If someone tests in the wind tunnel on "one side" of the curve and rides in the same regime, then their results are likely to be very close, but if not, they can differ significantly.
One other thing that most people forget when thinking about "sailing" in the wind is that gusts that change the yaw angle significantly can cause flow separation that remains even after the gusts go away due to flow separation hysteresis. Basically you can not have separation at say 15 degrees at first, but if a gust comes and changes the angle to 20 degrees and causes separation, the separation bubble will remain even after returning to 15 degrees. This may be why in the real-world people don't experience significant sailing and why real-world results *can* be very different then what is experienced in the tunnel. And for most wings, this effect is around 12-15 degrees (lift on top, drag on bottom):
For the smooth vs rough, I understand what you are trying to say, but the effect is also strongly a function of the nature of the roughness, and placement of the trip wire.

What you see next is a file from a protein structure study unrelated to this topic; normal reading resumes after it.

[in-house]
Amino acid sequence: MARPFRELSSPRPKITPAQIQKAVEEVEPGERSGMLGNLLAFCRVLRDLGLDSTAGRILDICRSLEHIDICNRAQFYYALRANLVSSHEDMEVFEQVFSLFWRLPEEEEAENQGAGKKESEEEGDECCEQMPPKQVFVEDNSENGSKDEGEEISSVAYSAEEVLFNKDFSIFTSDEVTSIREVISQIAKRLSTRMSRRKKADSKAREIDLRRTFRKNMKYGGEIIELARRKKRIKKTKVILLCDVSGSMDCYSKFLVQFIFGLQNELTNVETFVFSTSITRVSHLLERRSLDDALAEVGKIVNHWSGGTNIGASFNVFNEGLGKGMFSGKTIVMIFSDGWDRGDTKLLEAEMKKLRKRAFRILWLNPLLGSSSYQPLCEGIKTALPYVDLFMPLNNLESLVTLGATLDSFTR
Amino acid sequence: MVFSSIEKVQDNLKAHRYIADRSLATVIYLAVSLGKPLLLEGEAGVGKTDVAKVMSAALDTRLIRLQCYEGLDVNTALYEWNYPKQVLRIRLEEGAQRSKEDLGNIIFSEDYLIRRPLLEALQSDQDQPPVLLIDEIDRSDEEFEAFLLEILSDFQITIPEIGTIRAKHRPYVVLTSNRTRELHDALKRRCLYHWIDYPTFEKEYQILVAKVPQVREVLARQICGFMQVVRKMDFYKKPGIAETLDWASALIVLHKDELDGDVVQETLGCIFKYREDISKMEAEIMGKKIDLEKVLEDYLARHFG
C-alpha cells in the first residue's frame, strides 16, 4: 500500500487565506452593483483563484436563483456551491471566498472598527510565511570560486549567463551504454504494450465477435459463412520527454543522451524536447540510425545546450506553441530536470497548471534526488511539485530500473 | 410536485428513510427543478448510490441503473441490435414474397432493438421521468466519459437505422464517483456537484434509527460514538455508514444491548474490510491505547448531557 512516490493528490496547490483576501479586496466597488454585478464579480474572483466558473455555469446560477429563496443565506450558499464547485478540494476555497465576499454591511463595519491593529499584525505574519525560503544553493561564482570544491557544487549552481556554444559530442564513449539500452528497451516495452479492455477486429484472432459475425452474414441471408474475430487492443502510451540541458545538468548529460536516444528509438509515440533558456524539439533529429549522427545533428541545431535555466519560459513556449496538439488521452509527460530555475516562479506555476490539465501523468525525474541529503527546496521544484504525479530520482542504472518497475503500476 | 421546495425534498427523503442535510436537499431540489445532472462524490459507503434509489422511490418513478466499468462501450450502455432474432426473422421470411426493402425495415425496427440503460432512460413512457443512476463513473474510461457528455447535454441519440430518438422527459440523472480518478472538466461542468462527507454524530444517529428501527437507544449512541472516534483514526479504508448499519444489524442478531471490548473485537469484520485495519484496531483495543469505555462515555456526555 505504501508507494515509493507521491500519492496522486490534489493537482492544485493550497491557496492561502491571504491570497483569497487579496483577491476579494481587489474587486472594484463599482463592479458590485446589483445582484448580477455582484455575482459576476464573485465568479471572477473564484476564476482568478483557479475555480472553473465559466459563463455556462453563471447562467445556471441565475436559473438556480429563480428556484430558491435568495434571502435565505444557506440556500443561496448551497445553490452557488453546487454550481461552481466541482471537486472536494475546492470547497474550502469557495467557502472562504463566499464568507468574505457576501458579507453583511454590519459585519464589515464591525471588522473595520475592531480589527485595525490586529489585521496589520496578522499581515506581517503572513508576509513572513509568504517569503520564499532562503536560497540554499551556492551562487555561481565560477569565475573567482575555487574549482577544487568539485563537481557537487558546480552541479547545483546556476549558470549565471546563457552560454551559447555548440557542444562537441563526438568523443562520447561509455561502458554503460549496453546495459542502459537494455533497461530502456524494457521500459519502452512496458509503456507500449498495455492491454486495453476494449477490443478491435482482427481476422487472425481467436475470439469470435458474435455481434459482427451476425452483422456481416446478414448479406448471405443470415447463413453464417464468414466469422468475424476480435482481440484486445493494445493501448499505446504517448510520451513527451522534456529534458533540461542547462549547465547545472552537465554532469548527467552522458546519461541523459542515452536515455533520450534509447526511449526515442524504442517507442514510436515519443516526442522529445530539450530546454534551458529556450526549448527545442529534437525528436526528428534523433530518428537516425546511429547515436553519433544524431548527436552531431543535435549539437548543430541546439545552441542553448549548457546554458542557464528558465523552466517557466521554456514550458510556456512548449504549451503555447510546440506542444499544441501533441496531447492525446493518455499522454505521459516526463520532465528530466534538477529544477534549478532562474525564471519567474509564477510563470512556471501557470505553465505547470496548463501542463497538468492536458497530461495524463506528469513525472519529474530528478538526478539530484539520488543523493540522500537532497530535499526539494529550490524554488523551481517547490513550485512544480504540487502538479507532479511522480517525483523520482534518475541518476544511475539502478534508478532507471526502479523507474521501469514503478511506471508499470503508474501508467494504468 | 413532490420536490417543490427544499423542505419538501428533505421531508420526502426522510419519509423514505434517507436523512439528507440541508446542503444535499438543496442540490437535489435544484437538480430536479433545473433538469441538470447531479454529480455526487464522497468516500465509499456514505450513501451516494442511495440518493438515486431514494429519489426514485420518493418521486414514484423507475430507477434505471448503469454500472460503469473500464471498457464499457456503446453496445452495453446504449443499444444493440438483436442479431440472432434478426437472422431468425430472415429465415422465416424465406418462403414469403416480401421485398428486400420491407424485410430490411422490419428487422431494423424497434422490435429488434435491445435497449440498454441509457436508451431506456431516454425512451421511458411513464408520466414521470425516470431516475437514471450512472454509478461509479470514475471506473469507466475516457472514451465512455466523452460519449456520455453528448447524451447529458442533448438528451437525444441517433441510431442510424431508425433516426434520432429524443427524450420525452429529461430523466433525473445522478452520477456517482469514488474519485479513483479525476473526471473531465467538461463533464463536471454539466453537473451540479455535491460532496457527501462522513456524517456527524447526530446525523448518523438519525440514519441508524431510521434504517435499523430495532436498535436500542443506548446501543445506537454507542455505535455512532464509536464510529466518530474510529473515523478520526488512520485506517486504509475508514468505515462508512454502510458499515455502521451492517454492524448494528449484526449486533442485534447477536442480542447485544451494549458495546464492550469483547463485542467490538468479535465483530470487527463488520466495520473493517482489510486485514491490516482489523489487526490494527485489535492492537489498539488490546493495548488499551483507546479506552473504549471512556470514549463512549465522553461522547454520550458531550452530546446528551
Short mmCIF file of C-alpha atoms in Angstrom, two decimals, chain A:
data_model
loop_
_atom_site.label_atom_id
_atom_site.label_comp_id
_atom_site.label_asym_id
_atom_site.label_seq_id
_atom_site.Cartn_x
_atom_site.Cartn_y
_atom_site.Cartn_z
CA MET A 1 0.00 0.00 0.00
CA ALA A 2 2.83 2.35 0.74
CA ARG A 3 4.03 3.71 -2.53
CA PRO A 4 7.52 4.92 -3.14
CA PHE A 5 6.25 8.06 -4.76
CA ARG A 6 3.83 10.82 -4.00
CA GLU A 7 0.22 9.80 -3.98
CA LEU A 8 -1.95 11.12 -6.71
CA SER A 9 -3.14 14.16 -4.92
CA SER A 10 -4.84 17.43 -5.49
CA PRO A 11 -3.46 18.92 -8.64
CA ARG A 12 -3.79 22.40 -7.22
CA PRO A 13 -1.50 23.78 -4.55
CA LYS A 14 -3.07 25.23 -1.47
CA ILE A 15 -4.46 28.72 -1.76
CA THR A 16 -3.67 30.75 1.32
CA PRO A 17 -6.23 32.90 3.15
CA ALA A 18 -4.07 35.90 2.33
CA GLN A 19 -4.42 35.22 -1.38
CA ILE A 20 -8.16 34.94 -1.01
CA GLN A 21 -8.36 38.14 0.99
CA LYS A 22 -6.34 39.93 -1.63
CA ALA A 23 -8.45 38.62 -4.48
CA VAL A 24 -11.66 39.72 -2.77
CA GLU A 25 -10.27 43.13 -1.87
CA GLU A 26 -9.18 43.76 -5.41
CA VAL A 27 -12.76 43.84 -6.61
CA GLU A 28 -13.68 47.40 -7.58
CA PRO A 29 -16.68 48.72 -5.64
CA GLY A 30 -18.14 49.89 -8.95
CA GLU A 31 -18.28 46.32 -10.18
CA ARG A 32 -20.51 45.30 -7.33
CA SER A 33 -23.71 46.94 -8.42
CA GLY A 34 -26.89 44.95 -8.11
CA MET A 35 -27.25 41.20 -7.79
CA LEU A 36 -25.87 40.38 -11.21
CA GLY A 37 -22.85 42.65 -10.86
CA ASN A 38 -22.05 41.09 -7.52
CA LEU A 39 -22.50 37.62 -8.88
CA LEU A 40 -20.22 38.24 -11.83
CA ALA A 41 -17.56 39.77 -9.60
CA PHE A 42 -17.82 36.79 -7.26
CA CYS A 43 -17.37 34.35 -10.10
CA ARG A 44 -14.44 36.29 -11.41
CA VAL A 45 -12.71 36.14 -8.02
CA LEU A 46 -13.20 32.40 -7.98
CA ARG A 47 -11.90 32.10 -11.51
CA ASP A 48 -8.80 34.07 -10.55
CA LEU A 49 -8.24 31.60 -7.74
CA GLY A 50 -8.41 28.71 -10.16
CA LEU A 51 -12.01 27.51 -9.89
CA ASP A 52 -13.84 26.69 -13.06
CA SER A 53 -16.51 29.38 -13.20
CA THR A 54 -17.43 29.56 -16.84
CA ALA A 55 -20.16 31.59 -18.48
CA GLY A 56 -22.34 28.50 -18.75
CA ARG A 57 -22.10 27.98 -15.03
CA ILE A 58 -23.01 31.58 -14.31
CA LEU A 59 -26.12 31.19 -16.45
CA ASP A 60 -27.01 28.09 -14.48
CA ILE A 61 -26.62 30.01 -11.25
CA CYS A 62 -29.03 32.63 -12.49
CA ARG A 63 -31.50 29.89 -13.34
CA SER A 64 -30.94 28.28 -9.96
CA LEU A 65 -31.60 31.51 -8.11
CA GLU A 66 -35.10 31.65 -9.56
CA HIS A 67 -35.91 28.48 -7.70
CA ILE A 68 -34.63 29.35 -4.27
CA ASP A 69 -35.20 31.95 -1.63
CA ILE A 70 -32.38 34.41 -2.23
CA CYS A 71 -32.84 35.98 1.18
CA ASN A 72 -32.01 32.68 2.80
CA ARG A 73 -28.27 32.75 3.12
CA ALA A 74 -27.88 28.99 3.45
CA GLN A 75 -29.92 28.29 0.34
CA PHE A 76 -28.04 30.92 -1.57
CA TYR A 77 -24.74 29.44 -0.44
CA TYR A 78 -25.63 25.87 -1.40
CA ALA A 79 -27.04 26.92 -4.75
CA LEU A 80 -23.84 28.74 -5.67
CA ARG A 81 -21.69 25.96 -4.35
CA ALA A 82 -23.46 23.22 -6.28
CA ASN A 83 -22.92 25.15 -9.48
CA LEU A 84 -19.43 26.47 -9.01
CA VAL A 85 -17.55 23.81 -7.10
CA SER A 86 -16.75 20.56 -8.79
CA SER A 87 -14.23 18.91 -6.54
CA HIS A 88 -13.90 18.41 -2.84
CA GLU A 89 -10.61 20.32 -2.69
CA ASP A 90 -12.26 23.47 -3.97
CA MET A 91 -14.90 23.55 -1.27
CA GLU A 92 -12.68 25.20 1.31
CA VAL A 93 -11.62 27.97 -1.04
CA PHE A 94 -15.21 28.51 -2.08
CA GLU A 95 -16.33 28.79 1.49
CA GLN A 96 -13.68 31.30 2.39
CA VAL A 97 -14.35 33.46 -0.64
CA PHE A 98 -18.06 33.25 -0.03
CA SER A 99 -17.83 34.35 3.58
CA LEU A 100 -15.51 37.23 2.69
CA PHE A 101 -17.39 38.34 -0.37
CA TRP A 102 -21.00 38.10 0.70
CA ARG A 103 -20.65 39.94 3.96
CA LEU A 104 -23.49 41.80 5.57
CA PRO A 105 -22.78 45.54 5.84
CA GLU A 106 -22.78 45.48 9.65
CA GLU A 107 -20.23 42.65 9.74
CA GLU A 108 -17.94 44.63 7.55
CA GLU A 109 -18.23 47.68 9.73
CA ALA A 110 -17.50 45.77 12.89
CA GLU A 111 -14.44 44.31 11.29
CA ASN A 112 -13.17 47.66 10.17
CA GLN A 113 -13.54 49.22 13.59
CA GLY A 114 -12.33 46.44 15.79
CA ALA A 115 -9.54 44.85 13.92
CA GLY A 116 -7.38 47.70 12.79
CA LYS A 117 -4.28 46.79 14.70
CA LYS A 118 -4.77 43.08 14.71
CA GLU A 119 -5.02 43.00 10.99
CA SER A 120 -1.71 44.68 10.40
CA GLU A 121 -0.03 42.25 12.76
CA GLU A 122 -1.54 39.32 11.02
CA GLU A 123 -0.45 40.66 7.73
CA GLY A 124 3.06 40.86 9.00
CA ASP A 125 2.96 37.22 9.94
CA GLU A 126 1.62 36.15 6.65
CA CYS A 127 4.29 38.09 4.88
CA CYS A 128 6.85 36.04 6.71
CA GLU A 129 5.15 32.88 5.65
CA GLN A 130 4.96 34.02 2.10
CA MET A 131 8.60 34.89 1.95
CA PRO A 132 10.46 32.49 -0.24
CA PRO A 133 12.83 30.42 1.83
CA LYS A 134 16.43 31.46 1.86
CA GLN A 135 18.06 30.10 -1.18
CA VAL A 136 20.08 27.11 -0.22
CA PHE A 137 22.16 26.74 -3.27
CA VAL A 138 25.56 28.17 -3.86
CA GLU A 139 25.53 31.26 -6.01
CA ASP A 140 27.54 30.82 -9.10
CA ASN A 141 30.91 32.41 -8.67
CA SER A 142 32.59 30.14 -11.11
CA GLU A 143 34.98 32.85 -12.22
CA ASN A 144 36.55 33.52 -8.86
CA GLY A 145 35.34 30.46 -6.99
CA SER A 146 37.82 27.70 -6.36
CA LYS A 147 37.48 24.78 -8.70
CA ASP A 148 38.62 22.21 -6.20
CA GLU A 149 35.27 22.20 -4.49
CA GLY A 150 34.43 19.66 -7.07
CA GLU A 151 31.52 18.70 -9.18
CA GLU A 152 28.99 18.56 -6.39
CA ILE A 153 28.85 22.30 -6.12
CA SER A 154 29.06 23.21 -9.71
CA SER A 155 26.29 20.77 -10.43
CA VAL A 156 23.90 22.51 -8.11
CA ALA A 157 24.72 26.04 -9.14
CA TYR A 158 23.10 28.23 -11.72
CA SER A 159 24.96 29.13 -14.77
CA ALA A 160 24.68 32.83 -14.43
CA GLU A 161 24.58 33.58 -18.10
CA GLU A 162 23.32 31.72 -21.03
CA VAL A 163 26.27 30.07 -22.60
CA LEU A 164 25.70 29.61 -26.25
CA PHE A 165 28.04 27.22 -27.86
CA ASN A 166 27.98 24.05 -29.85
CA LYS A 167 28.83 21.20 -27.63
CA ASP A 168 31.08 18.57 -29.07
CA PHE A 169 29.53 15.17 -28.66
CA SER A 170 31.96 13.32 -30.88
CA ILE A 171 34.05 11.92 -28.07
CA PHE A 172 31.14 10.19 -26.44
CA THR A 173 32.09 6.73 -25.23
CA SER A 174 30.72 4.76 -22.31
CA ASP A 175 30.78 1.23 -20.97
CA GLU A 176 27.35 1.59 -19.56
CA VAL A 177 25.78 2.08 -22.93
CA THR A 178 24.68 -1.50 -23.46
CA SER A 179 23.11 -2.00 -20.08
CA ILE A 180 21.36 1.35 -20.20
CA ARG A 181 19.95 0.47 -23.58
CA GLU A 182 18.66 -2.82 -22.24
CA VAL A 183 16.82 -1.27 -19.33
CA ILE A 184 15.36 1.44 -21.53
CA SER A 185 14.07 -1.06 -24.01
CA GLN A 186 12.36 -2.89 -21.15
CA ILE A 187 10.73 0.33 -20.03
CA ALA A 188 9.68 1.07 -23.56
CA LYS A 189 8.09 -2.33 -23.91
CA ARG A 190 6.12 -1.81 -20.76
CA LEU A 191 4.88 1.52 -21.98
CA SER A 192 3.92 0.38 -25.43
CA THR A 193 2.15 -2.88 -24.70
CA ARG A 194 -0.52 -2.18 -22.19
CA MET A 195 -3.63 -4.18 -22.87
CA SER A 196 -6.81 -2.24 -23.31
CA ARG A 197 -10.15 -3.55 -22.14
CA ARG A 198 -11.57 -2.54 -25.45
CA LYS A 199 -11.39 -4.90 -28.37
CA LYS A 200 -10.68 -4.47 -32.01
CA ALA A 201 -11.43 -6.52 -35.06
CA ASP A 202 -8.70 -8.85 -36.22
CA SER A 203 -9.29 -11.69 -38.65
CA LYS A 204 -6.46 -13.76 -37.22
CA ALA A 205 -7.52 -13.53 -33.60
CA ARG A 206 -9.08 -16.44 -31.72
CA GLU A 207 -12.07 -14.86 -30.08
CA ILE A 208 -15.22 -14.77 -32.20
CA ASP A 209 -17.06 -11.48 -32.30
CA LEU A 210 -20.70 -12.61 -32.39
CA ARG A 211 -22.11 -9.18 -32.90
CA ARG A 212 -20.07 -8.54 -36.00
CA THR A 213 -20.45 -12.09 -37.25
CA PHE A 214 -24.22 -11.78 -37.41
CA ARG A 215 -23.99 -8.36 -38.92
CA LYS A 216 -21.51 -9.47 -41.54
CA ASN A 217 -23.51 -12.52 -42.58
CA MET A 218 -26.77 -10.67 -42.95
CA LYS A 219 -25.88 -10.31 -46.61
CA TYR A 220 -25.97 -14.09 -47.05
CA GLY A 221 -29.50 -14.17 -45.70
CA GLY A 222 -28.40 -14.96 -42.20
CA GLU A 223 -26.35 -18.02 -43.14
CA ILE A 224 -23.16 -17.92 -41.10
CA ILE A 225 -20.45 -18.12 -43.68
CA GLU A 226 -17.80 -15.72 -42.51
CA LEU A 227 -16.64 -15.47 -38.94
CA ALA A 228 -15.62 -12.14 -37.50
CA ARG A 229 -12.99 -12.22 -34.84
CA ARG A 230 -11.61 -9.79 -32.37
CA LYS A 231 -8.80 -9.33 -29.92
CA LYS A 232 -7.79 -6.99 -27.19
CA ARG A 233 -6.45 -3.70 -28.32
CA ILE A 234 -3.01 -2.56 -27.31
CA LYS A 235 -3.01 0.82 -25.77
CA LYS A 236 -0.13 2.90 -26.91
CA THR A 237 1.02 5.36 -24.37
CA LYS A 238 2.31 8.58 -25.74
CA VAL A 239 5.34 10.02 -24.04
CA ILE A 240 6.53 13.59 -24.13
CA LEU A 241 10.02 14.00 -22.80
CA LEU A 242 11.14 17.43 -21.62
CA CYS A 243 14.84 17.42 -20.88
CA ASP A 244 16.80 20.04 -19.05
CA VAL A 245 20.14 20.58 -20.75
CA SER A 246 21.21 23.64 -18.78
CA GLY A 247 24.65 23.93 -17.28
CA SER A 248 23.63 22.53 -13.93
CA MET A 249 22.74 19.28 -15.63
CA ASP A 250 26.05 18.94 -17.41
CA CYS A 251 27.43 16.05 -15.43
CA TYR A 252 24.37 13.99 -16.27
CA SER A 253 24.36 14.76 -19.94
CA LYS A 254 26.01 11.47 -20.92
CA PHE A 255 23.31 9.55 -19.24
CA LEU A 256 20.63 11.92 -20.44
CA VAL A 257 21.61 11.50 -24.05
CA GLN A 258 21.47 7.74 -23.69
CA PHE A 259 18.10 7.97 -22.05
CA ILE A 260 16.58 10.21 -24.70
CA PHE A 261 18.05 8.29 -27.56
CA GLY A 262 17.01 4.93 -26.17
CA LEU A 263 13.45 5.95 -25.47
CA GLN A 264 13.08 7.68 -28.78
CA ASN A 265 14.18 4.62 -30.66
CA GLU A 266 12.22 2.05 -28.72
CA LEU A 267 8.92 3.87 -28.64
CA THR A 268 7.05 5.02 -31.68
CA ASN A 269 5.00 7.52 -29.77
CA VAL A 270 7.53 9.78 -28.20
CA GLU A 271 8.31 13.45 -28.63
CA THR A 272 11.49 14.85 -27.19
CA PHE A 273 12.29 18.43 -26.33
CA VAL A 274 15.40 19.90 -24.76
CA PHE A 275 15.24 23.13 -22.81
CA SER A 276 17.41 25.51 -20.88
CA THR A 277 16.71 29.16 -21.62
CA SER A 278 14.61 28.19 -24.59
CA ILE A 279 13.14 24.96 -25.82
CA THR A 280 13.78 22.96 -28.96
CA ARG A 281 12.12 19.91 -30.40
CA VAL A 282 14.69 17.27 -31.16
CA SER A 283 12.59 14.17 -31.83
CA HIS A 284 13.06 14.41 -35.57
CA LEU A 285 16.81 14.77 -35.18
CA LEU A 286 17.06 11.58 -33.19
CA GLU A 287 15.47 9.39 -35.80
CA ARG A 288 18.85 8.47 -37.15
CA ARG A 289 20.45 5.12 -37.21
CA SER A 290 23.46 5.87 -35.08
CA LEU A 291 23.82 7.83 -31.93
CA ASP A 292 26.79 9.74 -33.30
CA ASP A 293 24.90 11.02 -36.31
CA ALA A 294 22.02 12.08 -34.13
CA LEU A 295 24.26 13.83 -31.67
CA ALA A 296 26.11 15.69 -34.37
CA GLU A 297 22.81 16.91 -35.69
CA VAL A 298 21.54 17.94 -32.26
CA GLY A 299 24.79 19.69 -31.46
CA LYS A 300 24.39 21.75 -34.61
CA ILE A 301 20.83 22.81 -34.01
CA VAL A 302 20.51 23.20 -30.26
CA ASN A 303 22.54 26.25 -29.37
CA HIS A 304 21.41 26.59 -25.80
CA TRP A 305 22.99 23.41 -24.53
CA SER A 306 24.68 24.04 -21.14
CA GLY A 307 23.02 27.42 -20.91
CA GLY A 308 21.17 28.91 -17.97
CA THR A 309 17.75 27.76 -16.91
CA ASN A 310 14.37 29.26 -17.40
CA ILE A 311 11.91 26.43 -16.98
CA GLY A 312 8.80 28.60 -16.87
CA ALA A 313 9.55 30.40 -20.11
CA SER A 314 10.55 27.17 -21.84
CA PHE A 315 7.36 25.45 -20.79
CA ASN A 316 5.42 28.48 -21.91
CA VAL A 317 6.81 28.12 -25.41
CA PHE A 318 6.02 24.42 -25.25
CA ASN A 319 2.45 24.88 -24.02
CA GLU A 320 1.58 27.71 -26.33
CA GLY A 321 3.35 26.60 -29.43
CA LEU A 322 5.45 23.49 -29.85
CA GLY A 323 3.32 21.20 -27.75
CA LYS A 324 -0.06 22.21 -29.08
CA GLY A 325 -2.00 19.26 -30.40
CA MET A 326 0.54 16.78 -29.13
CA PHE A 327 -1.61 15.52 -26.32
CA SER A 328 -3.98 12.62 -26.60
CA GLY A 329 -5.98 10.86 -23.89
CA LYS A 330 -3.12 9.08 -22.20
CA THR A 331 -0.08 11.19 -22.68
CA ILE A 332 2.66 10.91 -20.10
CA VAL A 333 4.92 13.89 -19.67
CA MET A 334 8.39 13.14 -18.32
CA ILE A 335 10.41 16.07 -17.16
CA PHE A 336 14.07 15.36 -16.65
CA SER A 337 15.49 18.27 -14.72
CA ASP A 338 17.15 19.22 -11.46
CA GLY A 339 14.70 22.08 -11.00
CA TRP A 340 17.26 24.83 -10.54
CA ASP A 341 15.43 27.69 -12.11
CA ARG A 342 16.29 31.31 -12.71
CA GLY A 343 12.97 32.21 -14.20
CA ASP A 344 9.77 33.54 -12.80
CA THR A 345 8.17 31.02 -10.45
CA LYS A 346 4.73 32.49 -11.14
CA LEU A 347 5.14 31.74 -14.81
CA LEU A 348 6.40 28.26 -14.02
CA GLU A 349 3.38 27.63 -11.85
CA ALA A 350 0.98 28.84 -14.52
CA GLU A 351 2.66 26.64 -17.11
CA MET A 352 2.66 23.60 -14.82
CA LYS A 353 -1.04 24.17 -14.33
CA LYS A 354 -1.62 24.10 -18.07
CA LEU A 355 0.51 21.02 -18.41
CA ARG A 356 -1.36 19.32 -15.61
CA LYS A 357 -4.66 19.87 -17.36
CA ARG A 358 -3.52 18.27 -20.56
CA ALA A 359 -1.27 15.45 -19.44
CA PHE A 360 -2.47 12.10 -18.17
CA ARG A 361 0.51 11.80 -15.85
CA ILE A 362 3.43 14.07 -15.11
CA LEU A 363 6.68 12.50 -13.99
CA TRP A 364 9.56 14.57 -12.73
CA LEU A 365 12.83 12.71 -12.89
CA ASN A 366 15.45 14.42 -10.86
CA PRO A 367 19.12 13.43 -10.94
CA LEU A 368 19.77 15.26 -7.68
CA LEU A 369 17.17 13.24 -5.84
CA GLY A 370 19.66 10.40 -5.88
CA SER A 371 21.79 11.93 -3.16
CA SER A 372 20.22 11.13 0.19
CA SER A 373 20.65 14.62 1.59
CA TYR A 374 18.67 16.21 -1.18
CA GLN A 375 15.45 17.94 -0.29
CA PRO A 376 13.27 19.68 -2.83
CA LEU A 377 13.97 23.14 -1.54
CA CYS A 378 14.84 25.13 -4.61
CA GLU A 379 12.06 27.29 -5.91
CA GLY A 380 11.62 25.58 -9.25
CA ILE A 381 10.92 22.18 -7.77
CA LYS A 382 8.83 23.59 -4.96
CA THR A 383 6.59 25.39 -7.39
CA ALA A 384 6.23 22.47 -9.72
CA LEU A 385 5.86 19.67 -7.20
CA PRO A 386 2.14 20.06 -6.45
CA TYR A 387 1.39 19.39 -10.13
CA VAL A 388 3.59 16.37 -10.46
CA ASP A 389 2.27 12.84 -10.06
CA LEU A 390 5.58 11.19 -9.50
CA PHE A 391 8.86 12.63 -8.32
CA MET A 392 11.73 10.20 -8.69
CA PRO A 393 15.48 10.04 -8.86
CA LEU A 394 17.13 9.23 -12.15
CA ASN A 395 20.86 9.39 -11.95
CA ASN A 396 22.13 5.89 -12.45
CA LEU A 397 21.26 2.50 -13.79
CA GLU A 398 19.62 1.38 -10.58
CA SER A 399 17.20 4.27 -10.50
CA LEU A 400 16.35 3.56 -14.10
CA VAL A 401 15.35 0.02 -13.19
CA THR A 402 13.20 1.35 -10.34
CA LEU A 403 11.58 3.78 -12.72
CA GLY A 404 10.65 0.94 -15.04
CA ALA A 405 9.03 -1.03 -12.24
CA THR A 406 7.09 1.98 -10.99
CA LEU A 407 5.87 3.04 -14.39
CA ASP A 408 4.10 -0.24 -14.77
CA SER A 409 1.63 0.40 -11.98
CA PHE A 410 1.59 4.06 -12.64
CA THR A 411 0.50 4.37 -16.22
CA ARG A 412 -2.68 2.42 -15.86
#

For a point of reference, a 2 inch (25.4cm) diameter sphere in a cross-flow of 40 kph wind, would correspond to a Reynolds number of about 40,000 (hope my math is right). This is the onset of drag crisis (big drop in drag) for a dimpled sphere. I agree 100% with the hysteresis. It is certainly overlooked, but for low Reynolds number cases doesn't it rely on the flow actually being laminar at the separation point? This is something that would depend largely on the nature of the incoming flow and surface roughness too.